The coolest part of this series is how different his approach is. Each of the five children see the world through a different paradigm which also affects how they use their powers and who trumps who. The main character, for example, sees the world mathematically through metaphysical fourth dimensional theory, and so can phase through walls, affect gravity, and rotate her fourth dimensional body into our world for wings and other useful powers. She can affect another who is effectively a biomechanical being, and whose knowledge of pretty much all science can be tweaked with her nanobots and rays. He can shut down the mage, whose powers over curses and spells has no affect on someone who doesn’t believe in hocus pocus, but affects the next kid, who is a being of pure dream stuff and relies purely on instinct, impulse and his imagination. That kid can affect the main character, by willing her powers off if he’s really driven (the fifth kid is a little special, so I won’t mention her).

    You can see where this could go.

    Thankfully the story isn’t just a full blown orgy of supernatural beings of myth…in fact, the bondage part is not integral to the plot at all, and the ability to shut off powers creates cool moments where the five kids have to work together to keep their team from dying/failing and have to work together–unlike their enemies–to shut off their enemies’ powers. There are in fact whole sequences that take place in moments and involve insane teamwork only seen in action flicks like Advent Children or Monty Oum’s Dead Fantasy webseries. But then occasionally, and randomly, the main character is put in a situation where someone with the willpower powers shuts off her abilities and wants to spank her, or tie her up, or whatever. And usually it’s someone much, much older than her, and the only way she gets out is thankfully not by pleading like a little girl, but she does have to talk her way out and admit submission or have someone save her.

    This girl for the majority of the story is all about being like Amelia Earhart, her namesake, and when thrust into the leadership she doesn’t want, is incredibly capable of outtalking or outsmarting gods much more powerful than her, But then, all of a sudden, she’s tied up and turned into a damsel in distress, and it’s really weird, like the Golden Age Wonder Woman. And then the aforementioned spanking just…really drives it in. It took me out the moment and made me want to write Wright and say, “Dude, you’re really, really fricking creepy, and I don’t want any of my future children to be every going around you lest you suddenly desire to bend them over and spank them, you old perv.”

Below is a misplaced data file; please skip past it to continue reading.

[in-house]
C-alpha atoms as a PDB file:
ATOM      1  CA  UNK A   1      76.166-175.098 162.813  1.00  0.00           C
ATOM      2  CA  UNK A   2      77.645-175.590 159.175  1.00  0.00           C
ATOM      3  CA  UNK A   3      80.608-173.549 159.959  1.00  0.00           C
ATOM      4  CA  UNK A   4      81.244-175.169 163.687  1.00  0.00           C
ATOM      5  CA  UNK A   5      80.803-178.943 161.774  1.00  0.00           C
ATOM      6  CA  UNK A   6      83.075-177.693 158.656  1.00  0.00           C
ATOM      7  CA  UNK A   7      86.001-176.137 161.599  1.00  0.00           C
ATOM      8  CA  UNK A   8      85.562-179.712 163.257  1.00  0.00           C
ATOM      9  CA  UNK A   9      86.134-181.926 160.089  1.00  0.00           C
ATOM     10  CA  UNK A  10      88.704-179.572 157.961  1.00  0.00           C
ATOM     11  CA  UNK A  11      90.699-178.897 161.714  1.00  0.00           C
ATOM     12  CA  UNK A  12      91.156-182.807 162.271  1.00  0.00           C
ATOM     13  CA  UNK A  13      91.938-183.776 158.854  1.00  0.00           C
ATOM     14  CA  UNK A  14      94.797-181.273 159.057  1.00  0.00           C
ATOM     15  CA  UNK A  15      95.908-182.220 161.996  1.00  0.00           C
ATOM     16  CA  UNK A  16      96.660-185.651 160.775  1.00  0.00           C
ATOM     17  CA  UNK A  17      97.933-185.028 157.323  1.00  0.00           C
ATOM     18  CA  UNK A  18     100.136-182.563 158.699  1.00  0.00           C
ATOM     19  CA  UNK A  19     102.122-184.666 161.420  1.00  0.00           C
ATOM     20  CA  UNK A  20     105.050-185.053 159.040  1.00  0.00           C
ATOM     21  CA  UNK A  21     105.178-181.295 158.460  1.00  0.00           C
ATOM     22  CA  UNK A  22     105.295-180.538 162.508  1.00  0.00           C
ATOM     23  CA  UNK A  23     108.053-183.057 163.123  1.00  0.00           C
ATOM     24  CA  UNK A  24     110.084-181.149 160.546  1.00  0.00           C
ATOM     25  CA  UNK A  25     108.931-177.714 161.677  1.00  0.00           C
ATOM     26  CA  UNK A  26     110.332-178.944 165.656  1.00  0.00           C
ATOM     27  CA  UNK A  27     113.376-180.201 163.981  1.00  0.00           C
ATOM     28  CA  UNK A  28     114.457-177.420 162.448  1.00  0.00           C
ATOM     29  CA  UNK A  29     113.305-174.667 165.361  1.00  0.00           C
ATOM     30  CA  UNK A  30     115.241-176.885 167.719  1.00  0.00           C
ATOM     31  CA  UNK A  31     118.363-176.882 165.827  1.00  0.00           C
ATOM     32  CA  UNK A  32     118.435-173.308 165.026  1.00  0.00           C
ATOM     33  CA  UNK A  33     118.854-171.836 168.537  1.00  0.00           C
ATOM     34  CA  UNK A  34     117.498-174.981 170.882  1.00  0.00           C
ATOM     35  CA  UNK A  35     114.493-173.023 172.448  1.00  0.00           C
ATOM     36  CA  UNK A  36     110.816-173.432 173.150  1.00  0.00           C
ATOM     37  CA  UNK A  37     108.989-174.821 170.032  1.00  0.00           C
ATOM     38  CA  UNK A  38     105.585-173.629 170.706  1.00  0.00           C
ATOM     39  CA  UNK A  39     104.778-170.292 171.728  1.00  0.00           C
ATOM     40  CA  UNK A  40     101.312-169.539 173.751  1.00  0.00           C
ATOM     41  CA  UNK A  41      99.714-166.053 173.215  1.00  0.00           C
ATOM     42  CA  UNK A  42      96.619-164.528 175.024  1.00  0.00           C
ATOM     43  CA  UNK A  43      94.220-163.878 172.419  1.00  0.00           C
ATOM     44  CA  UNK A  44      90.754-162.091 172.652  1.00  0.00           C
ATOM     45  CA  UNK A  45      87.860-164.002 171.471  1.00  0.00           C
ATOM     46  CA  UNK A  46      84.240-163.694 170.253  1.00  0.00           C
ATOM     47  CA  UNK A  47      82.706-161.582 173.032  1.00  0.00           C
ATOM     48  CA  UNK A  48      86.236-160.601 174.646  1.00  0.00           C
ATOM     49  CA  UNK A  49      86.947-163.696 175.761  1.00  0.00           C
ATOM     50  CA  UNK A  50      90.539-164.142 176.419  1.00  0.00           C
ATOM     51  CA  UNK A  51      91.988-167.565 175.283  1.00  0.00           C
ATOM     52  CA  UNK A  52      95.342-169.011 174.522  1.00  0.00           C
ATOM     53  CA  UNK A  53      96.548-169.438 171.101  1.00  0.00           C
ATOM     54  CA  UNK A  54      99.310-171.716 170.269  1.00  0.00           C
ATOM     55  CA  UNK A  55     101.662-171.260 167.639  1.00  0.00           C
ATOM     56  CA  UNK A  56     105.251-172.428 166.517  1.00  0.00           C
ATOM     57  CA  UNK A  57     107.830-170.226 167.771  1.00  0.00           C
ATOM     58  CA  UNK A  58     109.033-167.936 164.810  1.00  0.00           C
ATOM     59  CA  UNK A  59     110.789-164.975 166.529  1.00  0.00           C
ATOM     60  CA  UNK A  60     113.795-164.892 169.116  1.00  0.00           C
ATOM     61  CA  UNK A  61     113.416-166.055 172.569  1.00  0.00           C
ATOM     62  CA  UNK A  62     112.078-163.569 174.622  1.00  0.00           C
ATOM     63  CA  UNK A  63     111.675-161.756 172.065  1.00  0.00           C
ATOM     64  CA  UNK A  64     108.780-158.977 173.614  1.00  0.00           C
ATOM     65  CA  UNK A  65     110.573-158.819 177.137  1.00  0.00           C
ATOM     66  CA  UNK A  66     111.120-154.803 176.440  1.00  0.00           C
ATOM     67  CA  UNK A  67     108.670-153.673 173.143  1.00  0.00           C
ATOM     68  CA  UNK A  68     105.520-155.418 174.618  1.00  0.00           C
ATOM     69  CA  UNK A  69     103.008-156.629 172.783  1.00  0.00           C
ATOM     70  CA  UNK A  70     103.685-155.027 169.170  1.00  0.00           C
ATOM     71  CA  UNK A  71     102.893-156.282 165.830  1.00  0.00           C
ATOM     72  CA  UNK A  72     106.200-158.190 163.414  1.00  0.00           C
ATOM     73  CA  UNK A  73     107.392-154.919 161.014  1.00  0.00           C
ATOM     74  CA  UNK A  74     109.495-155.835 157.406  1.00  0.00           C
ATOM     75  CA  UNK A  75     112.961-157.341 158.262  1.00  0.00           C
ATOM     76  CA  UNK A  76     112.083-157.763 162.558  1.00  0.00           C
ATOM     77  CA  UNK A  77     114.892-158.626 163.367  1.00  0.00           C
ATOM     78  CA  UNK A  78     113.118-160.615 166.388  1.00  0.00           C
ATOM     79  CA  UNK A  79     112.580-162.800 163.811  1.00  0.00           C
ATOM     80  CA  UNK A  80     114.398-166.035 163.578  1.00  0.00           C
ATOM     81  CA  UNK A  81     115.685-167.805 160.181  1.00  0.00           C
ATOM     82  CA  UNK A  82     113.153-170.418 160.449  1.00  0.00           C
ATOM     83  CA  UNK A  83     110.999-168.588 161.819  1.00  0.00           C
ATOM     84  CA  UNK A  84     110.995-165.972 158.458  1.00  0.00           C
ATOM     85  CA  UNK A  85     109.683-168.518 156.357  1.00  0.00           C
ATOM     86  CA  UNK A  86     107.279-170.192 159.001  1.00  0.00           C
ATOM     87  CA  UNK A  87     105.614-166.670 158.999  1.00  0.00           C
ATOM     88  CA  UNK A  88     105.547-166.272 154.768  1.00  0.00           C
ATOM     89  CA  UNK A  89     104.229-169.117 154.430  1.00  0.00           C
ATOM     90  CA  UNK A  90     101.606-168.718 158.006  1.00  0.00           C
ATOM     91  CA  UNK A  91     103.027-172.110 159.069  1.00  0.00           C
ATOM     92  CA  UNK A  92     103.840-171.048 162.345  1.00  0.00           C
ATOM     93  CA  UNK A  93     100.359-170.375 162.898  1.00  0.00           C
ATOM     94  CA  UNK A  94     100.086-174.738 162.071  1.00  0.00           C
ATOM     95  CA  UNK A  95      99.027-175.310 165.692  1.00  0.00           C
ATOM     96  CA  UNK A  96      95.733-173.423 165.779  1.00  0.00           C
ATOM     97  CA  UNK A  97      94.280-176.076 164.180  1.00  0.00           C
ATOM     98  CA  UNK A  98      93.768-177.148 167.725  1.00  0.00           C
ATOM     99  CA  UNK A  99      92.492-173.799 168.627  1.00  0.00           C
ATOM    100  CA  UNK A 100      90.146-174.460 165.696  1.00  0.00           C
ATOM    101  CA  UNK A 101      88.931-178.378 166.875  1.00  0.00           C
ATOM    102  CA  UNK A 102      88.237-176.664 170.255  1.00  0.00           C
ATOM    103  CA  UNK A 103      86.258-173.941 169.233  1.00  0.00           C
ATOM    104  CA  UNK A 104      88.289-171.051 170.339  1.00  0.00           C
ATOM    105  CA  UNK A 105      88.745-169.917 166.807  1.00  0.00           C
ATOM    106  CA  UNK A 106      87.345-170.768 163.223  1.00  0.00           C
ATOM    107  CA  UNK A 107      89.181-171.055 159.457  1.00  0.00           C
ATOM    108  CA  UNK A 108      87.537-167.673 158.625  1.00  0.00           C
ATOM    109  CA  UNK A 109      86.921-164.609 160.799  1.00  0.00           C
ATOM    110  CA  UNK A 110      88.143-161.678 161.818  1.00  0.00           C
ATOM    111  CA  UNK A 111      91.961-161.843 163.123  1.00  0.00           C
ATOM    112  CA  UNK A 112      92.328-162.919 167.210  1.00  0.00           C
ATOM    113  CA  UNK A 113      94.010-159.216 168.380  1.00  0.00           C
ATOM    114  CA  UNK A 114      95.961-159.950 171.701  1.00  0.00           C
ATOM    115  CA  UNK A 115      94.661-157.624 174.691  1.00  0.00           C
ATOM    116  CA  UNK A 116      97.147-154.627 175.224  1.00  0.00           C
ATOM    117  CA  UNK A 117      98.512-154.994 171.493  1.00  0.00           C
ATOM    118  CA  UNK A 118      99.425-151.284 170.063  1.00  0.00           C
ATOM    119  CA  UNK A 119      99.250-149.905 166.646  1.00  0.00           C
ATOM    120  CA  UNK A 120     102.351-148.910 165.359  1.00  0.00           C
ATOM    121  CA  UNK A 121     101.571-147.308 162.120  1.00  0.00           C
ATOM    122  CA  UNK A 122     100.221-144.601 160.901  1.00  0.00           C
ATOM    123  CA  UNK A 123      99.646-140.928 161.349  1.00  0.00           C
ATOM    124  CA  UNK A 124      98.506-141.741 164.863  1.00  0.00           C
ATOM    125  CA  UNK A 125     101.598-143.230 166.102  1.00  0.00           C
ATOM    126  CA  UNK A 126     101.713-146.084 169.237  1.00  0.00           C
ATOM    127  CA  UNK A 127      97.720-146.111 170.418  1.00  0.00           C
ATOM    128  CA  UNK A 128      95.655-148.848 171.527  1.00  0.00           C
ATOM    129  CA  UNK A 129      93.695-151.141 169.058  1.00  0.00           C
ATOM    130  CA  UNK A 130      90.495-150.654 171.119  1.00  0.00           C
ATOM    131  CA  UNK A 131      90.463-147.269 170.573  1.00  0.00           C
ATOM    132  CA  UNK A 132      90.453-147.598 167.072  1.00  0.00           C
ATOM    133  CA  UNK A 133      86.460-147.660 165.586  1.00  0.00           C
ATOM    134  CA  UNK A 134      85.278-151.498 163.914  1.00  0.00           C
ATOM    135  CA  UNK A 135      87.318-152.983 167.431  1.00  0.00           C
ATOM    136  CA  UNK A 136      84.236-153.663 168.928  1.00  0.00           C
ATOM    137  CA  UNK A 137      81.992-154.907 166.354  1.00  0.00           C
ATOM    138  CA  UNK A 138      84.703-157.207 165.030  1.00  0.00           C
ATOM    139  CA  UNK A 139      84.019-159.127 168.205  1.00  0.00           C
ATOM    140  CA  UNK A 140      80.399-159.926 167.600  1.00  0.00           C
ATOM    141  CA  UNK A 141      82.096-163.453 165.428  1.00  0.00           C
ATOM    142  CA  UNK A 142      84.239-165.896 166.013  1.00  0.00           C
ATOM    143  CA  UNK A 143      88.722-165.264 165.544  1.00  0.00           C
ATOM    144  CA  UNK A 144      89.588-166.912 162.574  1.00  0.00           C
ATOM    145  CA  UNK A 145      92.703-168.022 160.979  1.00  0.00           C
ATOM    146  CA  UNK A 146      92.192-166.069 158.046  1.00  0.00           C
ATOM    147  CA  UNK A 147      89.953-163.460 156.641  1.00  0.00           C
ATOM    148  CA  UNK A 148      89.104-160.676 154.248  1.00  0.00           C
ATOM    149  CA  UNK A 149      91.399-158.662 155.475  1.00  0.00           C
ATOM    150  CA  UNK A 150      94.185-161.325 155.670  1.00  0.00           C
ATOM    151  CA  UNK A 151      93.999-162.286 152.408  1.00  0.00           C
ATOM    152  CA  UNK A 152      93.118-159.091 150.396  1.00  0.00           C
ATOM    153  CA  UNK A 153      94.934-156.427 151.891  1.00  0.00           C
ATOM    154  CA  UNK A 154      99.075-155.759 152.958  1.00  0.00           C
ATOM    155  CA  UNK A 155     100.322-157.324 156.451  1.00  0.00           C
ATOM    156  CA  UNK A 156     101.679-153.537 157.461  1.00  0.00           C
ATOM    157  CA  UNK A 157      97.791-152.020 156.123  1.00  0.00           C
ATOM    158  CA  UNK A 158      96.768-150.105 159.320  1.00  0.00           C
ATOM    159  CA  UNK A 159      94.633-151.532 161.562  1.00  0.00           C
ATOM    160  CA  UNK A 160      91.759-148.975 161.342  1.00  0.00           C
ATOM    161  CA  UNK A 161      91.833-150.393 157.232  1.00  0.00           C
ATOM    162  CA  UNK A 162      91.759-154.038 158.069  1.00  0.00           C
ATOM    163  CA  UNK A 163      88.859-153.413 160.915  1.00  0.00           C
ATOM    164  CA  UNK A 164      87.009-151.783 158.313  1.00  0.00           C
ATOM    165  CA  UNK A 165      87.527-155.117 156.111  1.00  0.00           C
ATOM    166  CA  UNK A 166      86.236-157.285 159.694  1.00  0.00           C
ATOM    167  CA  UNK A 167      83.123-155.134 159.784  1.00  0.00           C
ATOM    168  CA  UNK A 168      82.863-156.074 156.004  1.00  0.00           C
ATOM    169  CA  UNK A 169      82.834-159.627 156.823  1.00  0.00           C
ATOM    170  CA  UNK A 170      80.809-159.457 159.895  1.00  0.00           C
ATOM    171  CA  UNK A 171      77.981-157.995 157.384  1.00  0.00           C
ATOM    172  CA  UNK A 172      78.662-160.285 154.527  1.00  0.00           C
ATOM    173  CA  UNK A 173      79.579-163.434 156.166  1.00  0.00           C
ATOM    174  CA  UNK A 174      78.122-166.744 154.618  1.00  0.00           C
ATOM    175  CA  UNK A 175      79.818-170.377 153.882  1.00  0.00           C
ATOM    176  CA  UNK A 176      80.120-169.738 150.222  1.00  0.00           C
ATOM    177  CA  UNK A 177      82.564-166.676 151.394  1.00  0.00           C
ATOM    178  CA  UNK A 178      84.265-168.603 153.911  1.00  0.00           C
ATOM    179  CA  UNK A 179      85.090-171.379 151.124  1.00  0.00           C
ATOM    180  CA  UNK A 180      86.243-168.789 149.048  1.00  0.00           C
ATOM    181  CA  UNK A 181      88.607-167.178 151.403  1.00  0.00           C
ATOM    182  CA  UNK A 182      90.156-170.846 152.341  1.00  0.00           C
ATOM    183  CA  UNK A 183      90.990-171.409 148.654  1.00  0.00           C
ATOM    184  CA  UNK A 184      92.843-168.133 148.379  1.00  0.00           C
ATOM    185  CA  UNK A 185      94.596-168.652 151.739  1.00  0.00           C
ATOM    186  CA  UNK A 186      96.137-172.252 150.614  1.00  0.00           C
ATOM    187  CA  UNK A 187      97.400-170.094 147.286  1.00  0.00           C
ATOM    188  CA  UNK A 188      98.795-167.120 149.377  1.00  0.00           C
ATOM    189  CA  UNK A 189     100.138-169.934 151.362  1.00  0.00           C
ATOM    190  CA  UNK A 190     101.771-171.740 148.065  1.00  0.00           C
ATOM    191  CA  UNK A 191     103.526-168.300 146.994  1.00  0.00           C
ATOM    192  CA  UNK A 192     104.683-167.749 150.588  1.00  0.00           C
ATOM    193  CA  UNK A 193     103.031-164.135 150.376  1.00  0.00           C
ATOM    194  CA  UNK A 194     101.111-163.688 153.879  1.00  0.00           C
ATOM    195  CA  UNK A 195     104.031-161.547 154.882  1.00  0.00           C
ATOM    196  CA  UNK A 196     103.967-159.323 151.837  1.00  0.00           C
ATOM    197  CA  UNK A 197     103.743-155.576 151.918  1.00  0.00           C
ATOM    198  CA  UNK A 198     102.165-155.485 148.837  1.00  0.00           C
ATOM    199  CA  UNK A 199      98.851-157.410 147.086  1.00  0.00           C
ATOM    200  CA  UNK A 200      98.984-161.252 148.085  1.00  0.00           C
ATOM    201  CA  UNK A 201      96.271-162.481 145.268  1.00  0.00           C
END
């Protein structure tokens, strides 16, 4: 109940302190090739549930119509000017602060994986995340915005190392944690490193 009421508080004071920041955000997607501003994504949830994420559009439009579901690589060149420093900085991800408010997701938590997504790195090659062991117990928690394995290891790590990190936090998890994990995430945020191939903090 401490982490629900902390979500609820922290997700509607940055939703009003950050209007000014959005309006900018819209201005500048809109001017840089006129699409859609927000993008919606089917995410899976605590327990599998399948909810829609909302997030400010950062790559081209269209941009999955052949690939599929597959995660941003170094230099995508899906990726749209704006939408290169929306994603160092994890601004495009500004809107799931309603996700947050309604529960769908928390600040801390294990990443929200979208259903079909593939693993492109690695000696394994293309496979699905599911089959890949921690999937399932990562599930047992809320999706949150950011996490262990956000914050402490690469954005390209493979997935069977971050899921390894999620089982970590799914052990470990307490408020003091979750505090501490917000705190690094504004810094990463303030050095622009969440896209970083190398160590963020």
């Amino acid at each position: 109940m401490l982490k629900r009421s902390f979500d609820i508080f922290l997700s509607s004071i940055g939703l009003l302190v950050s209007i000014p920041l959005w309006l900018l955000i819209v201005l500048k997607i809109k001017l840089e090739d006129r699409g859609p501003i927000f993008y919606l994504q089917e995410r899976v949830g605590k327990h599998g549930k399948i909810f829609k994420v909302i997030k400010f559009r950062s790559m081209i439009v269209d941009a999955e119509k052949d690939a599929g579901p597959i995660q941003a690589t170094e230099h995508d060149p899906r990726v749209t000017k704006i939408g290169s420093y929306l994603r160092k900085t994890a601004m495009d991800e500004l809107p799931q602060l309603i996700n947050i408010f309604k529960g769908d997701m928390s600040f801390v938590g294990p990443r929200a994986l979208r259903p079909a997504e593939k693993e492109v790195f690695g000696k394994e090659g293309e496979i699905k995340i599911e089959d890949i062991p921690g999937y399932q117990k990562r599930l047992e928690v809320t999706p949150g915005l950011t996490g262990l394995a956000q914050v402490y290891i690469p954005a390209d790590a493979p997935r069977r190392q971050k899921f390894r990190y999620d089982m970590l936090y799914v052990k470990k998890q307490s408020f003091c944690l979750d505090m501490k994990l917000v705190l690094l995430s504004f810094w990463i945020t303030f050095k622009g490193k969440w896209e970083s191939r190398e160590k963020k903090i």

1. Oh… Man. Yep. Yep–that’s it right there. That’s crazy awkward and… Okay. In real life, just now, as I wrote “awkward,” I actually shuddered. That pretty much says it all.

      And that’s not even getting to the really weird shift in the protagonist’s competence. Definitely makes it extra chauvinistic and gross. Which is a shame because, otherwise, it does sound like a really cool idea. I would say I’d check it out… but I probably won’t because I’m skeeved out.

      Thanks again for the comment, btw!

  2. Great points here. I’ve definitely noticed character bias and tea parties in a lot of fiction. As for the sexual aspects, I agree with you. Skeeves me out too.

    1. Thanks for the read, the like, and the comment!

      And yeah, the last Sin so weird that I’m really glad it isn’t nearly as common as the first two. I have to imagine that’s because editors are regularly cutting out “Chapter 18 – Surprise Butt Sex” from more manuscripts than we can possibly imagine.

    1. Thanks for the comment and, seriously, get ready to see tea parties everywhere–in everything! I’ll make sure to inform the friend who came up with the term; I’m pretty sure tea parties have annoyed both of us so much over the years that just knowing we’ve pointed them out for other people will be an ultimate victory for her.

      1. It’s one of those things that has always irritated me (especially in horror novels and action films) but never before have I been able to articulate it as anything better than “WHY-ARE-YOU-TALKING?-RUN!-RUN!-RUNRUNRUNRUN!!”.